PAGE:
Secondly, communication with customers. Naming simplicity and intuitiveness make Use Case diagrams a good way of communication between designers and future system users.

Plus, test cases are generated. A description of a specific Use Case can suggest testing methods as well as specific test data and better understanding of different system use scenarios.

Diagrams enables system designers and its future users to communicate more effectively.

When both, Use Cases and User Stories work well?

Both, Use Cases and User Stories form an important part of every software design process. They are indispensable in web applications, mobile applications or subscription services.

They will assist you in creating websites. Wherever software is used, you need to find out what a program is supposed to do to fulfill the users needs.

Actor is important in Use Cases

When talking about Use Cases, the term ‘actor’ frequently pops up. It concerns a role that a user plays in relation to a system and Use Cases as well. It has to do with the fact that every user carries out a specific use scenario.

A Use Case is a set of interconnected use scenarios, and a scenario is a specific execution of a Use Case.

An actor should also be understood as a set of roles played by the users. These roles are played by Use Case users when interacting with this Case.

It is crucial for the actor to perform a specific function in relation to the system and Use Case he/she is using. Importantly, actor is not a part of a system, but is situated ‘outside’ so to speak, and must interact with at least one Use Case.

Actor and system in Use Cases

  1. An actor is a particular role in relation to a system.
  2. An actor does not always mean a specific individual. One person can log into the system as a user, and at other time as an administrator.
  3. An actor can represent an entire group of individual system users.
  4. Actors are not always active, e.g. an actor approving a bank transfer.

How to write Use Cases?

You should be careful not to write too many Use Cases. Better not to write a separate Use Case for every possible scenario.

A minimalistic approach is also important when describing a Use Case. We are talking about a description several pages long. The flow should not include more than 10 to 15 steps.

A simple example: you should write “System allows you to choose” instead of “System displays drop down list”.

So, the idea is for the Use Cases to focus on what the users want to achieve, and not on the screen design. Also, avoid including data definitions in Use Cases.

Last tip you should keep in mind concerns the Use Cases which are not understood by the users. It is important to write Use Cases from the perspective of a user, and not from the point of view of a system.

Did You Know...

Use Cases should be as simple as possible. That is why you can ask the users to assess them.

Use Case — history and conclusion

Use Case is a sequence of operations performed by a system. They are initiated by an actor who is an abstraction, a user assigned a specific role at a given point in time.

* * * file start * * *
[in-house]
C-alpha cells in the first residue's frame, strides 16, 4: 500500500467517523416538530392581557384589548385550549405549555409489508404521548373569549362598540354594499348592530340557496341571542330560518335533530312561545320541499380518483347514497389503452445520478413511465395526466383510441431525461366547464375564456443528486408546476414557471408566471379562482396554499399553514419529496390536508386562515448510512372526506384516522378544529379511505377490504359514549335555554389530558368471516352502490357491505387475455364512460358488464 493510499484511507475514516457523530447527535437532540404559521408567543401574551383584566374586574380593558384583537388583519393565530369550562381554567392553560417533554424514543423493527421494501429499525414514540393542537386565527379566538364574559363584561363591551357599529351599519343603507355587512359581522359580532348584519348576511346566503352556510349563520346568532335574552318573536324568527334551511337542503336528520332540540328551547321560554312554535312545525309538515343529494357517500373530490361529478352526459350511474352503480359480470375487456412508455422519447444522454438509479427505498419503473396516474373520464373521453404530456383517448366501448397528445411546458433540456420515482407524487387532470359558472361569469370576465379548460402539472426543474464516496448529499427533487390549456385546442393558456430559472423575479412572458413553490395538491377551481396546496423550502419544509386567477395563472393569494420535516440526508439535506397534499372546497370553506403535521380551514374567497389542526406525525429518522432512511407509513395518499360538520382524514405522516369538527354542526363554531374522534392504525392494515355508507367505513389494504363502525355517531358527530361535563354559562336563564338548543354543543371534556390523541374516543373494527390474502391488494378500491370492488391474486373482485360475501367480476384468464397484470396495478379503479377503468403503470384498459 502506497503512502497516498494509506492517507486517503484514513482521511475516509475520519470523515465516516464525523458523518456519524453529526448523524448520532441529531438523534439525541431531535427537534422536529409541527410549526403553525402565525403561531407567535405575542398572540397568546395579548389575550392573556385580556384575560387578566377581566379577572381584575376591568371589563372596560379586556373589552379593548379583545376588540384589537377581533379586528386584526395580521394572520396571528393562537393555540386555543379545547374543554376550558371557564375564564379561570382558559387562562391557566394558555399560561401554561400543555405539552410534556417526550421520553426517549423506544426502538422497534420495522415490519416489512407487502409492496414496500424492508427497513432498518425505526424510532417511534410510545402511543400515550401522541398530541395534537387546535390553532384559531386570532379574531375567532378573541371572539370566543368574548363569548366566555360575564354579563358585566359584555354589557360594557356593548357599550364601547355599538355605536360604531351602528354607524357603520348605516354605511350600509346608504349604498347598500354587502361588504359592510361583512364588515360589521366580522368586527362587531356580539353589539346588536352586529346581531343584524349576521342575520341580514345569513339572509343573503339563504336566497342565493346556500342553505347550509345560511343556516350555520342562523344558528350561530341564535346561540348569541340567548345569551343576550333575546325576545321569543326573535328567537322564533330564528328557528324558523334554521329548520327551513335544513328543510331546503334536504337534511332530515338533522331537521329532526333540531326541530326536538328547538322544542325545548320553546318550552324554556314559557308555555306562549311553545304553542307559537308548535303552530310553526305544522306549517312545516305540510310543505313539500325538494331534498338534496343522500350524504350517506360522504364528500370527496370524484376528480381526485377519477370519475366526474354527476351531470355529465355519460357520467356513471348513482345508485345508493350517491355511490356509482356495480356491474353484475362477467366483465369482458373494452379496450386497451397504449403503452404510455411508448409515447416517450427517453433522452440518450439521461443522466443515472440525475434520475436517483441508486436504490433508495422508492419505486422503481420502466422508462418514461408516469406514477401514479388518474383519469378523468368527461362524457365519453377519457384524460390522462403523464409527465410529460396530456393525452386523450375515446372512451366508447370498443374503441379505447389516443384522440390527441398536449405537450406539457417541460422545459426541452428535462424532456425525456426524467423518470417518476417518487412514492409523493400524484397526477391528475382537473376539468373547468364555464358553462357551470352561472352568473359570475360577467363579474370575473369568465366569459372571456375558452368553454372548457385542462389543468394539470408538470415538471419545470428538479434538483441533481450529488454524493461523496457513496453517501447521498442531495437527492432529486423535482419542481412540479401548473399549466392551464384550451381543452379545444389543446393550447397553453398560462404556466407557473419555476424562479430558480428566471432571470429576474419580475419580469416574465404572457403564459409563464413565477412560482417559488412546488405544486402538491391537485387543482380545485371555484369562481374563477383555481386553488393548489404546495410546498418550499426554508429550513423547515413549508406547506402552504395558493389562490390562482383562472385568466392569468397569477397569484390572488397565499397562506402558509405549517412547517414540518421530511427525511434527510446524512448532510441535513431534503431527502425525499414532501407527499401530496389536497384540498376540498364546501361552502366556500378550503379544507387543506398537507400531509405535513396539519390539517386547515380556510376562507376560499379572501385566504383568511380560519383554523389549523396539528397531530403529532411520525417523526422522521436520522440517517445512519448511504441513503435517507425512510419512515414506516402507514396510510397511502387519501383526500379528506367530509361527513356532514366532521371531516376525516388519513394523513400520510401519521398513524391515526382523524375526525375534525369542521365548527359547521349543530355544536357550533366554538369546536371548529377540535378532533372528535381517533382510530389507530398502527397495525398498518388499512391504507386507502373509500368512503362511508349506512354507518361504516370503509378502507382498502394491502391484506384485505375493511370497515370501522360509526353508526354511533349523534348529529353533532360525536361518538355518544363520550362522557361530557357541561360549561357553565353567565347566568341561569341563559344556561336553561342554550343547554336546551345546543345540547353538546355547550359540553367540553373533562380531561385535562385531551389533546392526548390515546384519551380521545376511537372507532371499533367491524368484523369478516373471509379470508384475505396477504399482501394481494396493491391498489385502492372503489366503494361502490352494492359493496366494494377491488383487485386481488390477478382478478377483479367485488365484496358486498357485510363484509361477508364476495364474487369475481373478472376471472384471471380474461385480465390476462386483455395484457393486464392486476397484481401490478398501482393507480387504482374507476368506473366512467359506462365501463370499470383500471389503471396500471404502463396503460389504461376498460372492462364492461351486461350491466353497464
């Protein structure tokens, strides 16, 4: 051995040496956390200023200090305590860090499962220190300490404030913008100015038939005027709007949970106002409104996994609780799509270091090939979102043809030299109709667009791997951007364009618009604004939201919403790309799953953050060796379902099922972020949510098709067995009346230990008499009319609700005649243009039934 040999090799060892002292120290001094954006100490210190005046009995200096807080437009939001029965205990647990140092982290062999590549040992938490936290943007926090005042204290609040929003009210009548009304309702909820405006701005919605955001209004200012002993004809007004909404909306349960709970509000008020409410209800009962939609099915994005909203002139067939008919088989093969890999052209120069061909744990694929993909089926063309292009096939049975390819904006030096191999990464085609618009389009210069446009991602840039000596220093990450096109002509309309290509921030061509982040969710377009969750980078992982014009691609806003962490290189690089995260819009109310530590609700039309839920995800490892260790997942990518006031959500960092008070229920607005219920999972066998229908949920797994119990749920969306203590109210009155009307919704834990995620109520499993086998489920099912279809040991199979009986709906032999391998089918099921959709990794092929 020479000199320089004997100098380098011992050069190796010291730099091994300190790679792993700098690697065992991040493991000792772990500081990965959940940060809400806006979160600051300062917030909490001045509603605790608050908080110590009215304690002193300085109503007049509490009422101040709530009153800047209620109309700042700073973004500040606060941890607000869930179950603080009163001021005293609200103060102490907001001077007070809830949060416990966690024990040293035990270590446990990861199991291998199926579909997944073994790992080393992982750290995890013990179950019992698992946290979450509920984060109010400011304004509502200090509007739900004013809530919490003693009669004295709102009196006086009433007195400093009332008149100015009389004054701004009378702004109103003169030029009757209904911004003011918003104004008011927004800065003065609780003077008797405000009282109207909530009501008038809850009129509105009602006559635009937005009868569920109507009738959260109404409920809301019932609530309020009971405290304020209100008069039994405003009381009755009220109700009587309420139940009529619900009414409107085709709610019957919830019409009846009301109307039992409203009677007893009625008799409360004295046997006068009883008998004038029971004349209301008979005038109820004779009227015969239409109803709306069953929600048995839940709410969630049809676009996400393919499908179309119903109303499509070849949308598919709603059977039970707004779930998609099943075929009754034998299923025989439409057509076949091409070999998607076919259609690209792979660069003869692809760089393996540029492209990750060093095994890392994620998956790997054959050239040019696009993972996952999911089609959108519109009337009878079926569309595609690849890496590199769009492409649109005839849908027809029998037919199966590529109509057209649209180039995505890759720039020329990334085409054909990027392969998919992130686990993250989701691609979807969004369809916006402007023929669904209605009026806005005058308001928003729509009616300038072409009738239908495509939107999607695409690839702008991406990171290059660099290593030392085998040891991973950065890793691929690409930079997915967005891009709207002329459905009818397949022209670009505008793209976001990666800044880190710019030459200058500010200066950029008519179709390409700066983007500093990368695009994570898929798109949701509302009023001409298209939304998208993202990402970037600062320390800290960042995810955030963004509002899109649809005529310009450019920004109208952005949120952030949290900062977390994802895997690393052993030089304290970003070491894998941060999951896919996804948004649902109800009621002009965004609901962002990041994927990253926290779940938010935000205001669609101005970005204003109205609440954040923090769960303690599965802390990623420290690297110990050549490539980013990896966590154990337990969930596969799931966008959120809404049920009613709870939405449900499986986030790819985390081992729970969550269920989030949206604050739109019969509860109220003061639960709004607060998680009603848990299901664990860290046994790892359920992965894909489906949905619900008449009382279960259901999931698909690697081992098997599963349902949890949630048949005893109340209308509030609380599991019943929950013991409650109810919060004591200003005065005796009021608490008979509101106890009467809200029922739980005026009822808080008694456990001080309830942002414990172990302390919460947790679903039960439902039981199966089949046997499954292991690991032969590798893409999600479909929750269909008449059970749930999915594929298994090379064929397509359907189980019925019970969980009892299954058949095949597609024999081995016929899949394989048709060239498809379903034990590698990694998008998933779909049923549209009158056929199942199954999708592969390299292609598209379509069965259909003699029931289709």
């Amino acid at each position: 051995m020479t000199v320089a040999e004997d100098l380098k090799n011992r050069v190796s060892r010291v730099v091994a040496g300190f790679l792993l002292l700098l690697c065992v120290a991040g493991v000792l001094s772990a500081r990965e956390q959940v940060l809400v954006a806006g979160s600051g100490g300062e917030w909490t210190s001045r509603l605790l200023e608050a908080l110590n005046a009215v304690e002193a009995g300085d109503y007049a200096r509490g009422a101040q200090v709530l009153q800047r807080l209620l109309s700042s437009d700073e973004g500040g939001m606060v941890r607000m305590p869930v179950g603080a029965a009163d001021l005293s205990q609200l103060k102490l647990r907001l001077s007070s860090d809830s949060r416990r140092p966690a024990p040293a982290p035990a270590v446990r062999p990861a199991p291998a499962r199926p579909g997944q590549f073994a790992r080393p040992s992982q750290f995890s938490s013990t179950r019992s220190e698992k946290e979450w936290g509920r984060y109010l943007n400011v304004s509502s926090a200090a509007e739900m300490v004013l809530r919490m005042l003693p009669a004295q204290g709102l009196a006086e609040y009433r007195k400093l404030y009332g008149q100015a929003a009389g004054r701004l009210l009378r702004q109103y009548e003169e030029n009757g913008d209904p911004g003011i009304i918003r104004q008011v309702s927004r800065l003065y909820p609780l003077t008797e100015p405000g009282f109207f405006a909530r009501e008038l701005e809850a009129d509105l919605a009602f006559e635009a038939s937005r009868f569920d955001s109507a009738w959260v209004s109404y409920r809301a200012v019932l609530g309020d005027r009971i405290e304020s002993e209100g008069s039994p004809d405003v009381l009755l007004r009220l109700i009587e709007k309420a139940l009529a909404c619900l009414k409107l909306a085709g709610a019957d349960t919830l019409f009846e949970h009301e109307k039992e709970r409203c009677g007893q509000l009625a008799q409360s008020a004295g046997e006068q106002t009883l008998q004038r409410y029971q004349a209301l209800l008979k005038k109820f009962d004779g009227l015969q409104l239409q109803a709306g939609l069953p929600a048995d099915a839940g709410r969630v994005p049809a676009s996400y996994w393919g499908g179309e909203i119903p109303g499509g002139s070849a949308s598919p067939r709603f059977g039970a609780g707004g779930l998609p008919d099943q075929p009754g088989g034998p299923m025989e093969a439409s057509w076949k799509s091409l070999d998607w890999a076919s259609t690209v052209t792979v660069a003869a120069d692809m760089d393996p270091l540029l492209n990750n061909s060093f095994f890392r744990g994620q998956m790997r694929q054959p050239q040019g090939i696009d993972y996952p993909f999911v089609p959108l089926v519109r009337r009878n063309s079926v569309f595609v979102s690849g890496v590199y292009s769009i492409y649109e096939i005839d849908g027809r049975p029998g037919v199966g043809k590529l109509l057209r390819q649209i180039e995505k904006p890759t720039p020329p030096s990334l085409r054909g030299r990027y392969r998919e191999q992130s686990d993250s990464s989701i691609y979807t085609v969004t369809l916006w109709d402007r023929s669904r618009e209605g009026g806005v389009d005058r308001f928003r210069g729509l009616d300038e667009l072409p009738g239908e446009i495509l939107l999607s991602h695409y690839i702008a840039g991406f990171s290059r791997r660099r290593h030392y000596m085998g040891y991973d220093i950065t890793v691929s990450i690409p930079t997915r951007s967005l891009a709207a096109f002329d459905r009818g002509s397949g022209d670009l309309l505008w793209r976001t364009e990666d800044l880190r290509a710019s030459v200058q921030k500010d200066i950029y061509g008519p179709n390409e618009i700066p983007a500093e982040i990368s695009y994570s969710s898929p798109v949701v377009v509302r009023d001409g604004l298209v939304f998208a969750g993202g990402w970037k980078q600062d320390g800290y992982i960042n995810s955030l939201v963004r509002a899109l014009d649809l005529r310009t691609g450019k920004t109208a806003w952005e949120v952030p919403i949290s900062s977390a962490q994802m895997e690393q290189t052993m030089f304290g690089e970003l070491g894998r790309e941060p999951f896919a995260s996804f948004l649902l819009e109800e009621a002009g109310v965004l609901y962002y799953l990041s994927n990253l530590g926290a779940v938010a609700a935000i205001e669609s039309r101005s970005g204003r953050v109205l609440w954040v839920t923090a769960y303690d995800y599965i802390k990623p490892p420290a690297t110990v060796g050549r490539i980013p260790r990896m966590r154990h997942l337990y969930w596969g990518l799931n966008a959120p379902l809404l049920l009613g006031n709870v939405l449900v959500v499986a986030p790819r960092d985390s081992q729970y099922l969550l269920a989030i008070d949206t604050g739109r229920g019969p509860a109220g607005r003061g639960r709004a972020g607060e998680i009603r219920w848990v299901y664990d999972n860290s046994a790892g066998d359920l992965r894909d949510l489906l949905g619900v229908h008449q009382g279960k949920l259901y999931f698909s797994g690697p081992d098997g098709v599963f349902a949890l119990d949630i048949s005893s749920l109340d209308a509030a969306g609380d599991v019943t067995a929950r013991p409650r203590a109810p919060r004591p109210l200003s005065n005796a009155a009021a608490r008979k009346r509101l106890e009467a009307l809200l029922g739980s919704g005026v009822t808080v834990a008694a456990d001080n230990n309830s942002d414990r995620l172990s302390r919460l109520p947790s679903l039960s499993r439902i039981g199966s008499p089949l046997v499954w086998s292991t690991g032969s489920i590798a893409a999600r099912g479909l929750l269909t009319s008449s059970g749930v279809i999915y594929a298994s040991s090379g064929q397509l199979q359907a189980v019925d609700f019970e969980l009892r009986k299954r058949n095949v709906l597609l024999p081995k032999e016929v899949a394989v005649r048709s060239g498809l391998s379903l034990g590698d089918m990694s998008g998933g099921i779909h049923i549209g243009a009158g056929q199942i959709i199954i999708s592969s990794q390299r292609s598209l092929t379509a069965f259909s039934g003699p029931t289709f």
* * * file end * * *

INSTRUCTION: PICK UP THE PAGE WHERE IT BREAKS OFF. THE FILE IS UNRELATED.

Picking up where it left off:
On the one hand, a Use Case models the expected system behavior towards an actor. On the other hand, it does not specify how to implement this behavior.

A Use Case entails a goal, and usually a Use Case itself describes a longer process.

Let us add that the name of a Use Case usually includes a noun defining the purpose of case activation, preceded by a verb describing the type of activity.

As a result of work on a Use Case, you define its documentation. Drawings or a mockup of a user interface are very helpful, as they allow you to create a specific case description more easily.

You can also offer the above mentioned activity diagram which in UML serves to model activities and scope of responsibility of the system components or users.

UML (Unified Modeling Language) is a semi-formal language used for modeling systems of various types. It was created by Grady Booch, James Rumbaugh and Ivar Jacobson. Currently, it is developed by Object Management Group.

It is worth to mention here the origins of Use Cases, which date back to 1986. It was then that Ivar Jacobson, a computer scientist involved in the creation of Unified Modeling Language (UML) and Rational Unified Process (RUP), described the technique for specifying Use Cases.

Although you should bear in mind that initially he used the terms ‘usage scenarios’ and ‘usage cases’. Already in the 1990s, Use Cases became a widely used method for the description of functional requirements.

Did You Know...

Use Cases (similarly to User Stories) are the basis for the deployment of software which will meet the users needs.

The use of Use Cases protects us against developing software which will not meet the user expectations.
Without necessary knowledge, you can easily ignore the implementation of the most important functions as well as add useless functionalities. Also, with Use Cases business requirements can be fulfilled.

In the process of working on product design and Use Cases we need to get to know our user well. It is facilitated by the use of personas.
By persona we mean a user (customer) representation.

This enables you to create a digital product not only for your own company, but in response to a market need. Consequently, it allows you to acquire traffic and create a Sales Funnel. You can read more about Sales Funnel in our article.

UX Design